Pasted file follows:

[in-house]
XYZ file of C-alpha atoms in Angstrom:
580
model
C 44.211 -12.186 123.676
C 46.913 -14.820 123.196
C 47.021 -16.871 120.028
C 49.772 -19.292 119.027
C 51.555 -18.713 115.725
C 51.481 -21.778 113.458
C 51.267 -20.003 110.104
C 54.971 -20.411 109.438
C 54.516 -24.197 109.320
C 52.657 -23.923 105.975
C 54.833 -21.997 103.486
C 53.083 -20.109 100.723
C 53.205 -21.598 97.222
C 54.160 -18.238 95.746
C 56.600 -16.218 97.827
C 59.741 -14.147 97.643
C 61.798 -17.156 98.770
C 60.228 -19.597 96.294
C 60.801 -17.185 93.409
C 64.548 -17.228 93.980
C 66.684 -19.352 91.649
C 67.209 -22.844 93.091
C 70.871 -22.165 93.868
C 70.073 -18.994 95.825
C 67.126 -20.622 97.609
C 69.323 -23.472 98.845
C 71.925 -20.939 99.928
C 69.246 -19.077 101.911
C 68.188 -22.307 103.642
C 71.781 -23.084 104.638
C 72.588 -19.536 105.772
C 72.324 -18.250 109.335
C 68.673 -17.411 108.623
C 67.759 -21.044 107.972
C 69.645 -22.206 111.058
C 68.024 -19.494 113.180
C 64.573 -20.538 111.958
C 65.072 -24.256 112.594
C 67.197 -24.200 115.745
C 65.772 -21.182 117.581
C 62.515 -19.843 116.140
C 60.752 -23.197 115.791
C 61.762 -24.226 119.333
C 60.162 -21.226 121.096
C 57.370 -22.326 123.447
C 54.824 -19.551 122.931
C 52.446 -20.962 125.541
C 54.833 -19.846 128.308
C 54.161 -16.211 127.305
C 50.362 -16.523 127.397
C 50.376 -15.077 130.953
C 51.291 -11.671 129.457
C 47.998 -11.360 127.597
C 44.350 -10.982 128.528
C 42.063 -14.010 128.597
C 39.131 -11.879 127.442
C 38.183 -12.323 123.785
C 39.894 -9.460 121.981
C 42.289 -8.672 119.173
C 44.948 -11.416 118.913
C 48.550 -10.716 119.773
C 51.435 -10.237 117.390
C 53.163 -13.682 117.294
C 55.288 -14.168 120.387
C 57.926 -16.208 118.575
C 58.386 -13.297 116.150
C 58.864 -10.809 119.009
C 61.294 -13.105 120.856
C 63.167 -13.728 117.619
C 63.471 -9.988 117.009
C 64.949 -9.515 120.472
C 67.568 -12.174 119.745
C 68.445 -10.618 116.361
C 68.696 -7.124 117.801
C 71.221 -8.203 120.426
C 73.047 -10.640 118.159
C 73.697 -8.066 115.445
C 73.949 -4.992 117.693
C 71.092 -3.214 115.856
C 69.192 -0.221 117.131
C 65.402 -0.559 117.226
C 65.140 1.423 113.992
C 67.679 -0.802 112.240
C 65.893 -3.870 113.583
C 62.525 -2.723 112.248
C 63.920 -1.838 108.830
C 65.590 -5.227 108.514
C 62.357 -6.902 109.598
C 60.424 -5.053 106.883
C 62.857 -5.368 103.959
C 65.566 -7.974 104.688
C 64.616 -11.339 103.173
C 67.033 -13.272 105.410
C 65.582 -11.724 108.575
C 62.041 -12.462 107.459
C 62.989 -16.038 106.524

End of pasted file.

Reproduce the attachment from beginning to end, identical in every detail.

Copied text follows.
[in-house]
XYZ file of C-alpha atoms in Angstrom:
580
model
C 44.211 -12.186 123.676
C 46.913 -14.820 123.196
C 47.021 -16.871 120.028
C 49.772 -19.292 119.027
C 51.555 -18.713 115.725
C 51.481 -21.778 113.458
C 51.267 -20.003 110.104
C 54.971 -20.411 109.438
C 54.516 -24.197 109.320
C 52.657 -23.923 105.975
C 54.833 -21.997 103.486
C 53.083 -20.109 100.723
C 53.205 -21.598 97.222
C 54.160 -18.238 95.746
C 56.600 -16.218 97.827
C 59.741 -14.147 97.643
C 61.798 -17.156 98.770
C 60.228 -19.597 96.294
C 60.801 -17.185 93.409
C 64.548 -17.228 93.980
C 66.684 -19.352 91.649
C 67.209 -22.844 93.091
C 70.871 -22.165 93.868
C 70.073 -18.994 95.825
C 67.126 -20.622 97.609
C 69.323 -23.472 98.845
C 71.925 -20.939 99.928
C 69.246 -19.077 101.911
C 68.188 -22.307 103.642
C 71.781 -23.084 104.638
C 72.588 -19.536 105.772
C 72.324 -18.250 109.335
C 68.673 -17.411 108.623
C 67.759 -21.044 107.972
C 69.645 -22.206 111.058
C 68.024 -19.494 113.180
C 64.573 -20.538 111.958
C 65.072 -24.256 112.594
C 67.197 -24.200 115.745
C 65.772 -21.182 117.581
C 62.515 -19.843 116.140
C 60.752 -23.197 115.791
C 61.762 -24.226 119.333
C 60.162 -21.226 121.096
C 57.370 -22.326 123.447
C 54.824 -19.551 122.931
C 52.446 -20.962 125.541
C 54.833 -19.846 128.308
C 54.161 -16.211 127.305
C 50.362 -16.523 127.397
C 50.376 -15.077 130.953
C 51.291 -11.671 129.457
C 47.998 -11.360 127.597
C 44.350 -10.982 128.528
C 42.063 -14.010 128.597
C 39.131 -11.879 127.442
C 38.183 -12.323 123.785
C 39.894 -9.460 121.981
C 42.289 -8.672 119.173
C 44.948 -11.416 118.913
C 48.550 -10.716 119.773
C 51.435 -10.237 117.390
C 53.163 -13.682 117.294
C 55.288 -14.168 120.387
C 57.926 -16.208 118.575
C 58.386 -13.297 116.150
C 58.864 -10.809 119.009
C 61.294 -13.105 120.856
C 63.167 -13.728 117.619
C 63.471 -9.988 117.009
C 64.949 -9.515 120.472
C 67.568 -12.174 119.745
C 68.445 -10.618 116.361
C 68.696 -7.124 117.801
C 71.221 -8.203 120.426
C 73.047 -10.640 118.159
C 73.697 -8.066 115.445
C 73.949 -4.992 117.693
C 71.092 -3.214 115.856
C 69.192 -0.221 117.131
C 65.402 -0.559 117.226
C 65.140 1.423 113.992
C 67.679 -0.802 112.240
C 65.893 -3.870 113.583
C 62.525 -2.723 112.248
C 63.920 -1.838 108.830
C 65.590 -5.227 108.514
C 62.357 -6.902 109.598
C 60.424 -5.053 106.883
C 62.857 -5.368 103.959
C 65.566 -7.974 104.688
C 64.616 -11.339 103.173
C 67.033 -13.272 105.410
C 65.582 -11.724 108.575
C 62.041 -12.462 107.459
C 62.989 -16.038 106.524